Put a stop to nation's daylight-saving time
Published: Friday, April 1, 2005 at 6:01 a.m.
Last Modified: Thursday, March 31, 2005 at 11:15 p.m.
Since I retired almost four years ago, I've come to appreciate more the benefits of sleep. In the old days, I'd go to bed at 11 p.m., get up at 7 a.m. (with the "help" of an alarm clock) and go about my day.
When I retired, I did not set the alarm. I found I was going to bed at 12 a.m. and waking up at 8:20 a.m., or 8:19 a.m., or 8:21 a.m. I realized that if I had gone to bed at 10:40 p.m. while I was working, I would have awakened at 7 a.m. automatically without the jangle of the aggravating alarm clock.
So, my advice to the rest of you who need to be some place on time most days of the week: Experiment on the days you don't have to do that and find out what your optimum length of sleep is.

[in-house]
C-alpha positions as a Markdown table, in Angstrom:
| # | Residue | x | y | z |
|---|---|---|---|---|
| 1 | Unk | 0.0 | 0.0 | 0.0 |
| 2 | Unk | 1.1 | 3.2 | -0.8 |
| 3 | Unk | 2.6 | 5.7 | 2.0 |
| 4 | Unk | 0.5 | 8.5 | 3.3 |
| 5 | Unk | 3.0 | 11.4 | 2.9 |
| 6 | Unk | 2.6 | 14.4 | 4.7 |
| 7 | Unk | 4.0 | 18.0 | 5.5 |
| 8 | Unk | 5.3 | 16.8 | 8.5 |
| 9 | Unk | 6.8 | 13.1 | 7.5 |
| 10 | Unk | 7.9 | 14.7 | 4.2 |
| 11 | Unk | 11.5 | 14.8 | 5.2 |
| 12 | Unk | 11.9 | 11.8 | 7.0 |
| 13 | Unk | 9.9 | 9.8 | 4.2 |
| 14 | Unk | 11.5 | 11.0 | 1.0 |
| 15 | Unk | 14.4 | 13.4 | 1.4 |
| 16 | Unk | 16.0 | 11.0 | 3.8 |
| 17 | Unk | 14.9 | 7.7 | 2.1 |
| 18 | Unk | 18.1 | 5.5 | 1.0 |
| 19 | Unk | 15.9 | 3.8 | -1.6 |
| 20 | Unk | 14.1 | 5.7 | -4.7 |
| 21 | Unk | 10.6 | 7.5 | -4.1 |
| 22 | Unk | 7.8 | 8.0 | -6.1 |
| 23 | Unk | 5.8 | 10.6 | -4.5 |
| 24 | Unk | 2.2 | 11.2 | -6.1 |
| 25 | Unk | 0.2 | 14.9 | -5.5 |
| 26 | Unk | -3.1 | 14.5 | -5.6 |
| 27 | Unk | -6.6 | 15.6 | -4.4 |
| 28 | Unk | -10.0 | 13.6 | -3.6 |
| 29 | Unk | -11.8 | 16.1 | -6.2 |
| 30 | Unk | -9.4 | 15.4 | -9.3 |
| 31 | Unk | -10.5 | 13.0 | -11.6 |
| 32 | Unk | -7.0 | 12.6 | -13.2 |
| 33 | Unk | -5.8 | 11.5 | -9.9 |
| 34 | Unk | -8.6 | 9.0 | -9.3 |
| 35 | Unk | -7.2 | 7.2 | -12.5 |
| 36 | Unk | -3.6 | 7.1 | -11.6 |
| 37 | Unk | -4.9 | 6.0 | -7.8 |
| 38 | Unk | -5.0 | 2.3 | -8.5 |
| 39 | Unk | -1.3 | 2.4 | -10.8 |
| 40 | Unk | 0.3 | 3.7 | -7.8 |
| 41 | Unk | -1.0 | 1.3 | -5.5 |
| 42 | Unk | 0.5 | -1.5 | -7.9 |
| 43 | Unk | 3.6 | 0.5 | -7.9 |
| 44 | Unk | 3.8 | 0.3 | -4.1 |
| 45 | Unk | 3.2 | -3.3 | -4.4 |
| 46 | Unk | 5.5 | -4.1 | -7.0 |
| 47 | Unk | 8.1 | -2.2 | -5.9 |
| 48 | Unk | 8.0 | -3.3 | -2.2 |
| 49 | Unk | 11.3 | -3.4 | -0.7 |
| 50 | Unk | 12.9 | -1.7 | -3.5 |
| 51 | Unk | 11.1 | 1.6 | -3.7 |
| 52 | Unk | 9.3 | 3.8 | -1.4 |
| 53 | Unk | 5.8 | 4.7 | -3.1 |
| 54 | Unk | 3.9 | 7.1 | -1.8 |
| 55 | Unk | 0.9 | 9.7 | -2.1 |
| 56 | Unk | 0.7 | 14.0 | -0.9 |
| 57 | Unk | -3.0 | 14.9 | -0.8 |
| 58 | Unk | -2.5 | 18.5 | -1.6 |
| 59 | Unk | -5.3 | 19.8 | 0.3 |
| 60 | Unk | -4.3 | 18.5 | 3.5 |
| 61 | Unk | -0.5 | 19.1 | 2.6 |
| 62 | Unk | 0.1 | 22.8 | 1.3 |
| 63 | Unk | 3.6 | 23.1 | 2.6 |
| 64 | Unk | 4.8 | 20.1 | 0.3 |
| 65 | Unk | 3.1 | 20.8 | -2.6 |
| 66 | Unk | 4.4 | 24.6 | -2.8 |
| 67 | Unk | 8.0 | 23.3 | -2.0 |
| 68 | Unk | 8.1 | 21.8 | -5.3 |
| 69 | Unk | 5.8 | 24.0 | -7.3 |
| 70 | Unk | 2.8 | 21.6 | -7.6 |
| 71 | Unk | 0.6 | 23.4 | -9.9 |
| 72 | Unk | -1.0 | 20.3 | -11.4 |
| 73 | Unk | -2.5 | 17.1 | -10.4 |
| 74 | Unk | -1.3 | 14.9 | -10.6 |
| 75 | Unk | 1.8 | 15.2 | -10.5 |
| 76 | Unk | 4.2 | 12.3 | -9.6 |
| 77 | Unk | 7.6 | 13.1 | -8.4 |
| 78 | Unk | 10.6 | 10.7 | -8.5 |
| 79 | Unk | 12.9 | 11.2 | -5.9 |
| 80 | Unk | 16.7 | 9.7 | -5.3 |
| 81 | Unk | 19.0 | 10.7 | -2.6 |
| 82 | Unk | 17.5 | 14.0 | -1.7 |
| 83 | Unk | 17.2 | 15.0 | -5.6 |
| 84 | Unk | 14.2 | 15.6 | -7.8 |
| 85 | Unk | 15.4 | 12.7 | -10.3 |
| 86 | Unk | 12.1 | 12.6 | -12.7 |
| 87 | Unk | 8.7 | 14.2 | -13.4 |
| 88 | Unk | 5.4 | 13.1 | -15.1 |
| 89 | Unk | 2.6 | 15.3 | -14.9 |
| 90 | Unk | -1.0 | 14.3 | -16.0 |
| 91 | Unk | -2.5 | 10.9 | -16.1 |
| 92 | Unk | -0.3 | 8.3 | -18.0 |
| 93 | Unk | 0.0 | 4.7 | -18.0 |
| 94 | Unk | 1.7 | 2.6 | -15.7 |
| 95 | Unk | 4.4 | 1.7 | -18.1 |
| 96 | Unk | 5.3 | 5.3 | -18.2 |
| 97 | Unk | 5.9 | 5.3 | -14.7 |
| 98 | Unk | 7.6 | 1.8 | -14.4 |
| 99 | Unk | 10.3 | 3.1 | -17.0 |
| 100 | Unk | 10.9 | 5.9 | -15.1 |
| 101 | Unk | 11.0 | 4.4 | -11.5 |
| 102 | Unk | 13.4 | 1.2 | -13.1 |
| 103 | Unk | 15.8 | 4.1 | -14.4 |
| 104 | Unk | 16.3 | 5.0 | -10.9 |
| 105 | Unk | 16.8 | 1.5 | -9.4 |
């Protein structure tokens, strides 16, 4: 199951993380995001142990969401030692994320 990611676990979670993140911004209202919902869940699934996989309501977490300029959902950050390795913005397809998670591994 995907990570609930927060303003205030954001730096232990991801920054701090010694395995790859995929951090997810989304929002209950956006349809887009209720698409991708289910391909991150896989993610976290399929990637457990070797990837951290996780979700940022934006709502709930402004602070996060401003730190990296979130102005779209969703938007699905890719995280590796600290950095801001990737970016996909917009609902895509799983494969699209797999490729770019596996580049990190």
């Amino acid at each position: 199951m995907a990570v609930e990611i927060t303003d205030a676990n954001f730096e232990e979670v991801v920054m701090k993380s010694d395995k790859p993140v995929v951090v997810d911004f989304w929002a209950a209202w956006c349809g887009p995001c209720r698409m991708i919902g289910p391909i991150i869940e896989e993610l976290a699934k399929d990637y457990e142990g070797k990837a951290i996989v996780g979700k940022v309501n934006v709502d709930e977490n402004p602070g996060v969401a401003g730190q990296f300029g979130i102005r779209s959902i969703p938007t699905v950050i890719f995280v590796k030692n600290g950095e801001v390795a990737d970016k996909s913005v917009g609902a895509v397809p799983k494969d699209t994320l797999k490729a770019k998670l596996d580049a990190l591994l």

I will tell you that it is delicious to slowly awaken to the rest of the world via my interior alarm clock.
Unfortunately, we are going to lose an hour's worth of sleep on April 3 (daylight-saving time). I will wear a sleep mask to keep out of my eyes the early light that will seep into my bedroom. I will have my usual problem of jet lag for a week.
I have spoken to a state legislator about this and have been told that getting rid of the time change will never happen. Am I a minority on this?
I do have a compromise that should satisfy all: Move time one half hour forward or back, depending on when legislation finally happens, and then never change it again.
June D. Littler,
Comments are currently unavailable on this article